Is Home VR Doomed?

Few mass market tech failures have been as remarkable as at-home 3DTV. While 3D still has a life in theaters, no TV maker bothers to hawk (or, in many cases, include) the feature anymore.

Why? Dependence on glasses for home entertainment was soundly rejected. It’s basically the same story for Virtual Reality (VR) in the home, although wearing VR headgear is a lot more uncomfortable than wearing 3D TV glasses.

Could this same no-glasses-at-home aversion keep the nascent home VR market from taking off? For now, yes. But advances in headgear and displays will come over time as the VR experience is undeniably compelling—if done properly. The recent trend of providing the VR experience via arcades suggests a budding consumer interest.

So, what about the headsets? Let’s assume that, with time, VR hardware developers improve upon the current state of affairs. Until they do, assessing VR with the current consumer equipment is like putting the cart before the horse. Even more, there are five other issues the VR industry must first address before convincing Walmart shoppers that VR is something they would like to do at home.

1. Set unified/modular standards. The VR market is a mess of mobile, video game console and PC devices. What, exactly, is a consumer supposed to buy to “do” VR? Okay, there’s the headset that connects to the PC (Oculus, HTC). How do I know if my PC can “do” VR and how many VR-capable PCs are there? (The disappointing answer: not many). And the Samsung Gear only works with select Samsung phones. What’s the experiential difference between a $400 head-mounted device (HMD) and a $10 Google Cardboard device?

In addition to hardware standards, the industry needs some clarification on VR hardware and basic feature nomenclature. Although they are different technologies, there is confusion about the difference between VR and AR and how they might work together in a single immersive experience.

2. Get all the major players involved. Apple is obviously conspicuous by its VR absence and even Microsoft is partly MIA.  And the third-party Mixed Reality (MR) HMDs work with a variety of Windows PCs, but not on its own Xbox video game system. Apple is rumored to be working on a high resolution combo VR/AR solution due in 2020, but Microsoft recently affirmed it has no plans to add VR to Xbox. These are two companies that you would expect to be leading the home VR charge, but instead they seem to be hanging back. What do they know that the rest of the VR industry doesn’t? Or, are they working on something behind closed doors that could immediately vault them into VR leadership positions? Or, have they drawn the conclusion that the technology isn’t ready for the consumer market and don’t want to repeat the 3D TV failed experiment.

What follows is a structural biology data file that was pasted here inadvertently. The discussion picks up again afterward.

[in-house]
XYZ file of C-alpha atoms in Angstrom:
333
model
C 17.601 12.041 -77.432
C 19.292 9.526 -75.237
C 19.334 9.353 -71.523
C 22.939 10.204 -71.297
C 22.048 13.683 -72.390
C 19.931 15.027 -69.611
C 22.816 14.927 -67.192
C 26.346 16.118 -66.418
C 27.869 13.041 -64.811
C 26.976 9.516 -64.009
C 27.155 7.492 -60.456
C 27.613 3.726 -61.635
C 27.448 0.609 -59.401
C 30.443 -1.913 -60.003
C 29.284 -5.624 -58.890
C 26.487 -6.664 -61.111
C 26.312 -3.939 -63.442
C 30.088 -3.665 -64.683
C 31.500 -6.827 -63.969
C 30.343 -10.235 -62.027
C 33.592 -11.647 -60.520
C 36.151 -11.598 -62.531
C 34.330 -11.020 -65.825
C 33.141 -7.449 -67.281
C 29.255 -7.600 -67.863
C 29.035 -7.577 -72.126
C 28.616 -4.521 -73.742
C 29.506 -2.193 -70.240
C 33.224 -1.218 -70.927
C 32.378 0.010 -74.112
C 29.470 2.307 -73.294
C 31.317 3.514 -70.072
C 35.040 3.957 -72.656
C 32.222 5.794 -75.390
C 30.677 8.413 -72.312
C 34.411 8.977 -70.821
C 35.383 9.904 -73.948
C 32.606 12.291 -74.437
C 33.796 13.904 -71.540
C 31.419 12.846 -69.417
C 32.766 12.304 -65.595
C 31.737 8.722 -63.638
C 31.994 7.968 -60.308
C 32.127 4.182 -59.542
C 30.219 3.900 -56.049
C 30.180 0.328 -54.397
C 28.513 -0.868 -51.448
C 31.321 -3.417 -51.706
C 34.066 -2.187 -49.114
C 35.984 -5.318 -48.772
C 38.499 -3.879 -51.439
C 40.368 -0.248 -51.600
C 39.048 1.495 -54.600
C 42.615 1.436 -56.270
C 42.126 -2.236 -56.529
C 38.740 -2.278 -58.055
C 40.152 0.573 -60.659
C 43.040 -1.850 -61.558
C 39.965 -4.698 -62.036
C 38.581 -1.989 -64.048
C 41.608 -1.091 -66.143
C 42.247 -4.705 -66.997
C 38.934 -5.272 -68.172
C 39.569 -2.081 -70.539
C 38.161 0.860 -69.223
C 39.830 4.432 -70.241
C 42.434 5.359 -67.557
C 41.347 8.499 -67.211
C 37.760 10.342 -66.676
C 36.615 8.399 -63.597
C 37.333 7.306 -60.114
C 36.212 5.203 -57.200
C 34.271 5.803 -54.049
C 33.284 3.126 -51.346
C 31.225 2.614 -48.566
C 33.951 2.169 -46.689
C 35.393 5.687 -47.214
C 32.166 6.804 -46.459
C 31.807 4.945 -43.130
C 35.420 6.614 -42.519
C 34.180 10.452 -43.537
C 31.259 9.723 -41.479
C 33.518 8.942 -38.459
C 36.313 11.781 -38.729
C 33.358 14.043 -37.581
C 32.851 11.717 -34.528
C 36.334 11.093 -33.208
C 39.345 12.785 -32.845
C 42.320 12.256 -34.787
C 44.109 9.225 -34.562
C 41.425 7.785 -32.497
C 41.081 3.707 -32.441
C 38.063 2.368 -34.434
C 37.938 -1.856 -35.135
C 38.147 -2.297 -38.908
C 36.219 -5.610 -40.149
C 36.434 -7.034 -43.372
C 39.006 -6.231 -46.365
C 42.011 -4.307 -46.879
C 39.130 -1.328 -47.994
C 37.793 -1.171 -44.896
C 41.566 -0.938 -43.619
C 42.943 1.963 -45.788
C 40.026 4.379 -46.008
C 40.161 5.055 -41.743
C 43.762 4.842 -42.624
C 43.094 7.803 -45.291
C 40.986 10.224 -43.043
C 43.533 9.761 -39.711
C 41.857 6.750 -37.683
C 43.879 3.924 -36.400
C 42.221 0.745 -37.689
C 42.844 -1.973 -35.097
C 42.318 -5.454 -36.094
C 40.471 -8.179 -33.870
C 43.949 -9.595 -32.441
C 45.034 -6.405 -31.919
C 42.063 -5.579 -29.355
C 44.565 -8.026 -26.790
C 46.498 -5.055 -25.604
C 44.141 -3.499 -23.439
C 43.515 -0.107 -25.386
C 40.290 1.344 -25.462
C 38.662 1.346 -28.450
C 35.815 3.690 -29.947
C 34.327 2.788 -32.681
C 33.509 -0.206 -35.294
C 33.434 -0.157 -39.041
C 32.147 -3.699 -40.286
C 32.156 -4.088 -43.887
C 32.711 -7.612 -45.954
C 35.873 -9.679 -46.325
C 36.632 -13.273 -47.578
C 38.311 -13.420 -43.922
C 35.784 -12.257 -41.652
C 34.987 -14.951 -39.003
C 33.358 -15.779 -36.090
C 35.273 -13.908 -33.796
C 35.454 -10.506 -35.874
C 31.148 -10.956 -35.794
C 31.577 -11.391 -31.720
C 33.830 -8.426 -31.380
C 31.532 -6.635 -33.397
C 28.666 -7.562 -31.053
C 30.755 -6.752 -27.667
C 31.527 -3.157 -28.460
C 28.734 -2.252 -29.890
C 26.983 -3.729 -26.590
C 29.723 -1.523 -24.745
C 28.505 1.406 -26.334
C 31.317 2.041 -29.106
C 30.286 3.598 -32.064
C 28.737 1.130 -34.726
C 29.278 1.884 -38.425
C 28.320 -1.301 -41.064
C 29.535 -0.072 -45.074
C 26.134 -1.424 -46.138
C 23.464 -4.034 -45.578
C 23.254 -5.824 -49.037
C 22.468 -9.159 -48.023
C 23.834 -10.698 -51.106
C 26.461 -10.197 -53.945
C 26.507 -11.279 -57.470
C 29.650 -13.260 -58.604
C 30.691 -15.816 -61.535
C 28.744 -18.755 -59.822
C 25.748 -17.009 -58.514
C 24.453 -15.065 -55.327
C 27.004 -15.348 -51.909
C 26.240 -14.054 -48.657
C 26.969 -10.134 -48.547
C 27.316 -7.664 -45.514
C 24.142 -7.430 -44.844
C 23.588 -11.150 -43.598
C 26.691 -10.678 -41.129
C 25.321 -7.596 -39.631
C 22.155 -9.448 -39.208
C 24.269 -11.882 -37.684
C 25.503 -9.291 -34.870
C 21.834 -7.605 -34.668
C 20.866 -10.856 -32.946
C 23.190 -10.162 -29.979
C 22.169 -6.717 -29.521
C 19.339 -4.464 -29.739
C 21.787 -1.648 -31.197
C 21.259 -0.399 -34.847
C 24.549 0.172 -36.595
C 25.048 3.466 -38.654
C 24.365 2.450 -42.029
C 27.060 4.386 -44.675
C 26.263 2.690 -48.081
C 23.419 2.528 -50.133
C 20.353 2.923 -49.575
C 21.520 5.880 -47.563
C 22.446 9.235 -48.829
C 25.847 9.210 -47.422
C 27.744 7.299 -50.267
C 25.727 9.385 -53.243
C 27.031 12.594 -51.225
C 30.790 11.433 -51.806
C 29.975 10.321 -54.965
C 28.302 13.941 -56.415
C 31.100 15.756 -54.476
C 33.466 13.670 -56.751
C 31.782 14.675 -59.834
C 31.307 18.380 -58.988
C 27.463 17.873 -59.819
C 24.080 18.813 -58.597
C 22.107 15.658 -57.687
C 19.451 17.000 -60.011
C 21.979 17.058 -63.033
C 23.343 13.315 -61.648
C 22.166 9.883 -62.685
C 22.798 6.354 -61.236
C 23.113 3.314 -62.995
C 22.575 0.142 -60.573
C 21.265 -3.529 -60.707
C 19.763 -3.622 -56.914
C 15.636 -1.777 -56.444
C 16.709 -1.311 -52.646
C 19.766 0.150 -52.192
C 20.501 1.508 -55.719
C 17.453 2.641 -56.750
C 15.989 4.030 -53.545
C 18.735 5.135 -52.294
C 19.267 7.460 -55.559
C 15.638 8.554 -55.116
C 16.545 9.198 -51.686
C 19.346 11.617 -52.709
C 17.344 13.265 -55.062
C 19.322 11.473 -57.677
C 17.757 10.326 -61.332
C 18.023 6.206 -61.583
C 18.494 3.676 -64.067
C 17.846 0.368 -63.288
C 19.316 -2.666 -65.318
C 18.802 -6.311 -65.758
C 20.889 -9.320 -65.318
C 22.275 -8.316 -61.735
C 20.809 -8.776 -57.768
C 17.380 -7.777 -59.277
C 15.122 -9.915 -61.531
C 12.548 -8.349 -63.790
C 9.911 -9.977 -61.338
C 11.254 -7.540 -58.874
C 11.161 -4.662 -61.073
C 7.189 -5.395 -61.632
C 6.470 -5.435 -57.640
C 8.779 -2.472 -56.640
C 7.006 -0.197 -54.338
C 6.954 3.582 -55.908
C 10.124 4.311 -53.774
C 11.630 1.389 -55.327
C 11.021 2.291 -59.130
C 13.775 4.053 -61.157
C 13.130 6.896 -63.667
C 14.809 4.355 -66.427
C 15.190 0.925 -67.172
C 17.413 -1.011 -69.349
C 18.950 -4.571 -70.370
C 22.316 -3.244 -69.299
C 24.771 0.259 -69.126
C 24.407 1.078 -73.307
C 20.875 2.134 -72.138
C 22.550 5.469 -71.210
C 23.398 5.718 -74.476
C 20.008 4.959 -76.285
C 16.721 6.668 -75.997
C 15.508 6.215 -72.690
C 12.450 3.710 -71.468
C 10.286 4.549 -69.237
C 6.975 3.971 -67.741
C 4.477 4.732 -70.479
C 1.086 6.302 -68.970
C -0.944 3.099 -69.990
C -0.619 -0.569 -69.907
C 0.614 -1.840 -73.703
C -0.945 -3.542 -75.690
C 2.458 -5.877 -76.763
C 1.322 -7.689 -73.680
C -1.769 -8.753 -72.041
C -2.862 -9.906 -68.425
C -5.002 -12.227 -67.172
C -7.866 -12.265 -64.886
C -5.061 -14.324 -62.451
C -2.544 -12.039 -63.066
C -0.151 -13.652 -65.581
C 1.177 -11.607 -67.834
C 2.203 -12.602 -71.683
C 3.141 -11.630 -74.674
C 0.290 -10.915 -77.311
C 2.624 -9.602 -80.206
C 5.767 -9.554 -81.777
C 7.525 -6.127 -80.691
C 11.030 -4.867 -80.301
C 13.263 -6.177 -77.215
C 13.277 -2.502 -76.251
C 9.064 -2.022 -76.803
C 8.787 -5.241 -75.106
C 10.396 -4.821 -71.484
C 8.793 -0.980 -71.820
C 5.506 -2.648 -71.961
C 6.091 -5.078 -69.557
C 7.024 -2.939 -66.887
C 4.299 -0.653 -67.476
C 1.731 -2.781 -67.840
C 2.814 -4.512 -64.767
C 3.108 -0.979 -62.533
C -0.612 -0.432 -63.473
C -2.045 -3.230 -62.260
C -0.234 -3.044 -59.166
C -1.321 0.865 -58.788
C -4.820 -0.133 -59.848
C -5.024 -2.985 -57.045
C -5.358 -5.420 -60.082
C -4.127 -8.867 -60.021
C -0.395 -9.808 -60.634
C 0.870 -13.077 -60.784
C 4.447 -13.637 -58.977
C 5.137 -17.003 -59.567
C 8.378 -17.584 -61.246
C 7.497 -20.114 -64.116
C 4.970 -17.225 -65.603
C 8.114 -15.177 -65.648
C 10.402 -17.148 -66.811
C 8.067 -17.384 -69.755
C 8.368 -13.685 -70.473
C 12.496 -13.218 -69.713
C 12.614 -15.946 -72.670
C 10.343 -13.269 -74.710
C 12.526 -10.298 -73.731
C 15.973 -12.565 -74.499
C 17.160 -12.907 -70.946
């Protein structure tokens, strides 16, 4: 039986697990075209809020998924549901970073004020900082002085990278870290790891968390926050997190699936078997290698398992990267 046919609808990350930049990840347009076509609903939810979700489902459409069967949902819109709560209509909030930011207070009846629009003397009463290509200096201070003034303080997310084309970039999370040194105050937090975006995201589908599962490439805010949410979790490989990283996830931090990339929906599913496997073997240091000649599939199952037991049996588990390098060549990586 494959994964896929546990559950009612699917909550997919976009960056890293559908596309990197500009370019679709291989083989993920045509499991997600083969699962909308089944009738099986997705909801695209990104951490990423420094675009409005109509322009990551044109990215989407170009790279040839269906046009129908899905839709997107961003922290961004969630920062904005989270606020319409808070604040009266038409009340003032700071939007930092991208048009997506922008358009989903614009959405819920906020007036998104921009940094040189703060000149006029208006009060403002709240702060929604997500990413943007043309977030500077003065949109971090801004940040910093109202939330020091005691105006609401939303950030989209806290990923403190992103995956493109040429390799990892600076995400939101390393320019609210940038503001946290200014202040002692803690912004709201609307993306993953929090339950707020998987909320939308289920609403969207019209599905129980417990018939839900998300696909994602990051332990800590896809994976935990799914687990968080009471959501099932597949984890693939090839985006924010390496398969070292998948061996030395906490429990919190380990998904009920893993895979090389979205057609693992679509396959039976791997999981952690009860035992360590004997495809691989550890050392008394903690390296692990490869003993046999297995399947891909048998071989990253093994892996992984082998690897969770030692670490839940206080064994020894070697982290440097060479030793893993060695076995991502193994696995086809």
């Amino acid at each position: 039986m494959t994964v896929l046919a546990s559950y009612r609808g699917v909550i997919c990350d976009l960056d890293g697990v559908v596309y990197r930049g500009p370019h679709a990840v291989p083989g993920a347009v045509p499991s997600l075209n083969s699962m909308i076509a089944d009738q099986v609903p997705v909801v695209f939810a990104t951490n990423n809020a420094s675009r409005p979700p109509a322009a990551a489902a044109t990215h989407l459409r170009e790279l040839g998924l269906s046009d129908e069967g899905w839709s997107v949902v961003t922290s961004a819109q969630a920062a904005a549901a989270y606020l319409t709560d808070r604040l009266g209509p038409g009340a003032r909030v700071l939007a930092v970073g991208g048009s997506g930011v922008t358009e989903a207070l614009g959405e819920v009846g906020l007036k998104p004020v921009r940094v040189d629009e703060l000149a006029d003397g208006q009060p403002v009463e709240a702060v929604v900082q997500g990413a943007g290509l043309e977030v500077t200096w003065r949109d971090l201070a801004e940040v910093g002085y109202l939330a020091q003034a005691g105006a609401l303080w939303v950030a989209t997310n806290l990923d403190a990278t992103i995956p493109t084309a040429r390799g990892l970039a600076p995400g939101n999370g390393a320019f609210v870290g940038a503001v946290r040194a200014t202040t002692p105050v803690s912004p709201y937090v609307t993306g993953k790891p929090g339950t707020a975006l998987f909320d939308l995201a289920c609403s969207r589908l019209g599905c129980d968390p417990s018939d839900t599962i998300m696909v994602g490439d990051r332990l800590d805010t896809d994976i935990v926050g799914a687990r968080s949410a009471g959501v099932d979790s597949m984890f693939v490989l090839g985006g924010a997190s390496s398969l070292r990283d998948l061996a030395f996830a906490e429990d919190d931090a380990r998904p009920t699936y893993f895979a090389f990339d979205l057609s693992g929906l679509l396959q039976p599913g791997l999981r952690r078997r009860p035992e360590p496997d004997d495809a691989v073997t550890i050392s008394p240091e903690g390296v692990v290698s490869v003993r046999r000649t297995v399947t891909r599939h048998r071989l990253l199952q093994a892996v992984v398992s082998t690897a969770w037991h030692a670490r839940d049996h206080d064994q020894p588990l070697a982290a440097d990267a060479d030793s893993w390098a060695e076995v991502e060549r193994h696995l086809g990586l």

3. Lose the wires and the standalone sensors. Being restrained by cables that connect the HMD to a VR source device limits movement—and movement is critical for full VR enjoyment. Placing sensors in a room to create a dedicated VR space is even more of a non-starter for most consumers. Fortunately, as previously noted here, there are wireless HMD solutions underway, while standalone sensors are beginning to be incorporated into HMDs. But it’ll take a while for both wireless and integrated sensors to work their way into the VR hardware ecosystem, along with Ready Player One-like omni-directional treadmills and pods/stations that enable free movement in a limited physical space.

4. Develop compelling VR-specific content. Every new media format starts by porting existing content from previous formats before it finds its platform-specific purpose. Right now, VR content is a confusing cornucopia of games, user-created 360-degree video, educational material and other experiments. But there appears to be a lack of stand-out content driving demand. Of course, development is occurring and there is the inevitable quest to create a killer VR app, as I outlined last December. What’s really missing isn’t necessarily content, but a cinematic/presentation language that establishes VR as a radically new format, not merely a new way to experience old content.

5. Create more resolution/wider field-of-view. Presenting a seamless and realistic view of the “real” world inside a VR HMD is challenging, largely because of resolution. Most VR is still 2K/1080p, but when you spread two million pixels to render a spherical 360-degree space, you get an experience barely comparable to VHS tape. In its sports coverage, NextVR uses what it calls “front 180,” cutting down the field of view to only the action in front of the viewer and not the audience behind. This helps maintain a higher-resolution experience comparable to 2K TVs. A number of HMD makers have introduced 4K HMDs and some are working on 8K, but these higher resolutions run into a bandwidth wall when transmitting the content.

Even if these five technological issues are adequately addressed, consumer resistance to wearing an isolating and uncomfortable HMD at home will be difficult to overcome. As a result, the cynic in me says that we will never reach the kind of VR mass home market depicted in Ready Player One.